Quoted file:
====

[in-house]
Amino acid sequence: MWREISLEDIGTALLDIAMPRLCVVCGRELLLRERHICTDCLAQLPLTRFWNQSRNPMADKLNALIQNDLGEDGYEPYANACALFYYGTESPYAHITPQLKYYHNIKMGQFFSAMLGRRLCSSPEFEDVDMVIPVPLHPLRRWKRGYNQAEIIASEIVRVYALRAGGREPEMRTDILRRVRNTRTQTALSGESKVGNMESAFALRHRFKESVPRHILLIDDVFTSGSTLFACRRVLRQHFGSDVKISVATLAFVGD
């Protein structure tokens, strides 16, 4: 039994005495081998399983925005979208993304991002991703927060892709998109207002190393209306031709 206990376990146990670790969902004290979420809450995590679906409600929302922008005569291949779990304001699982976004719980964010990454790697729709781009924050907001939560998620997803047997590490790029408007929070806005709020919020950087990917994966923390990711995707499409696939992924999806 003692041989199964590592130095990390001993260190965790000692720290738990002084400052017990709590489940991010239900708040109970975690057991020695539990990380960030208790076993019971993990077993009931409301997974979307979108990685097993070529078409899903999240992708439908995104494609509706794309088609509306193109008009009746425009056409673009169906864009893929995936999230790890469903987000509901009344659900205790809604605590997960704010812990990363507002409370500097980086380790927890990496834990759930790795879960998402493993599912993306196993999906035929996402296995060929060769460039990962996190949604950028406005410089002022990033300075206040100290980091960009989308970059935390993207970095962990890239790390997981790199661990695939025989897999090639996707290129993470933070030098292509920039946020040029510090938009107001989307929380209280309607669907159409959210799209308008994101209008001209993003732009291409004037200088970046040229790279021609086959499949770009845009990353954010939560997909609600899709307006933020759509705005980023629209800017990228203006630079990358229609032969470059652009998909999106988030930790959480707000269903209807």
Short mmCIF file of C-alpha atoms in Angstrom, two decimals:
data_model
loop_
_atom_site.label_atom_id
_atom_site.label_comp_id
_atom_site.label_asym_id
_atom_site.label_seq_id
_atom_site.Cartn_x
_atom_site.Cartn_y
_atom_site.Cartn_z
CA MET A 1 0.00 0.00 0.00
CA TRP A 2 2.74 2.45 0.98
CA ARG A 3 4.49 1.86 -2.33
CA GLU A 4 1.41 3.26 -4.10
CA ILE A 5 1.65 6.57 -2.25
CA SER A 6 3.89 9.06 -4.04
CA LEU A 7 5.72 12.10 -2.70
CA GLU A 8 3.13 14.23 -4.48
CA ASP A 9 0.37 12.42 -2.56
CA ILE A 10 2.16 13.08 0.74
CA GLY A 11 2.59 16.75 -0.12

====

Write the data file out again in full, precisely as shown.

[in-house]
Amino acid sequence: MWREISLEDIGTALLDIAMPRLCVVCGRELLLRERHICTDCLAQLPLTRFWNQSRNPMADKLNALIQNDLGEDGYEPYANACALFYYGTESPYAHITPQLKYYHNIKMGQFFSAMLGRRLCSSPEFEDVDMVIPVPLHPLRRWKRGYNQAEIIASEIVRVYALRAGGREPEMRTDILRRVRNTRTQTALSGESKVGNMESAFALRHRFKESVPRHILLIDDVFTSGSTLFACRRVLRQHFGSDVKISVATLAFVGD
């Protein structure tokens, strides 16, 4: 039994005495081998399983925005979208993304991002991703927060892709998109207002190393209306031709 206990376990146990670790969902004290979420809450995590679906409600929302922008005569291949779990304001699982976004719980964010990454790697729709781009924050907001939560998620997803047997590490790029408007929070806005709020919020950087990917994966923390990711995707499409696939992924999806 003692041989199964590592130095990390001993260190965790000692720290738990002084400052017990709590489940991010239900708040109970975690057991020695539990990380960030208790076993019971993990077993009931409301997974979307979108990685097993070529078409899903999240992708439908995104494609509706794309088609509306193109008009009746425009056409673009169906864009893929995936999230790890469903987000509901009344659900205790809604605590997960704010812990990363507002409370500097980086380790927890990496834990759930790795879960998402493993599912993306196993999906035929996402296995060929060769460039990962996190949604950028406005410089002022990033300075206040100290980091960009989308970059935390993207970095962990890239790390997981790199661990695939025989897999090639996707290129993470933070030098292509920039946020040029510090938009107001989307929380209280309607669907159409959210799209308008994101209008001209993003732009291409004037200088970046040229790279021609086959499949770009845009990353954010939560997909609600899709307006933020759509705005980023629209800017990228203006630079990358229609032969470059652009998909999106988030930790959480707000269903209807």
Short mmCIF file of C-alpha atoms in Angstrom, two decimals:
data_model
loop_
_atom_site.label_atom_id
_atom_site.label_comp_id
_atom_site.label_asym_id
_atom_site.label_seq_id
_atom_site.Cartn_x
_atom_site.Cartn_y
_atom_site.Cartn_z
CA MET A 1 0.00 0.00 0.00
CA TRP A 2 2.74 2.45 0.98
CA ARG A 3 4.49 1.86 -2.33
CA GLU A 4 1.41 3.26 -4.10
CA ILE A 5 1.65 6.57 -2.25
CA SER A 6 3.89 9.06 -4.04
CA LEU A 7 5.72 12.10 -2.70
CA GLU A 8 3.13 14.23 -4.48
CA ASP A 9 0.37 12.42 -2.56
CA ILE A 10 2.16 13.08 0.74
CA GLY A 11 2.59 16.75 -0.12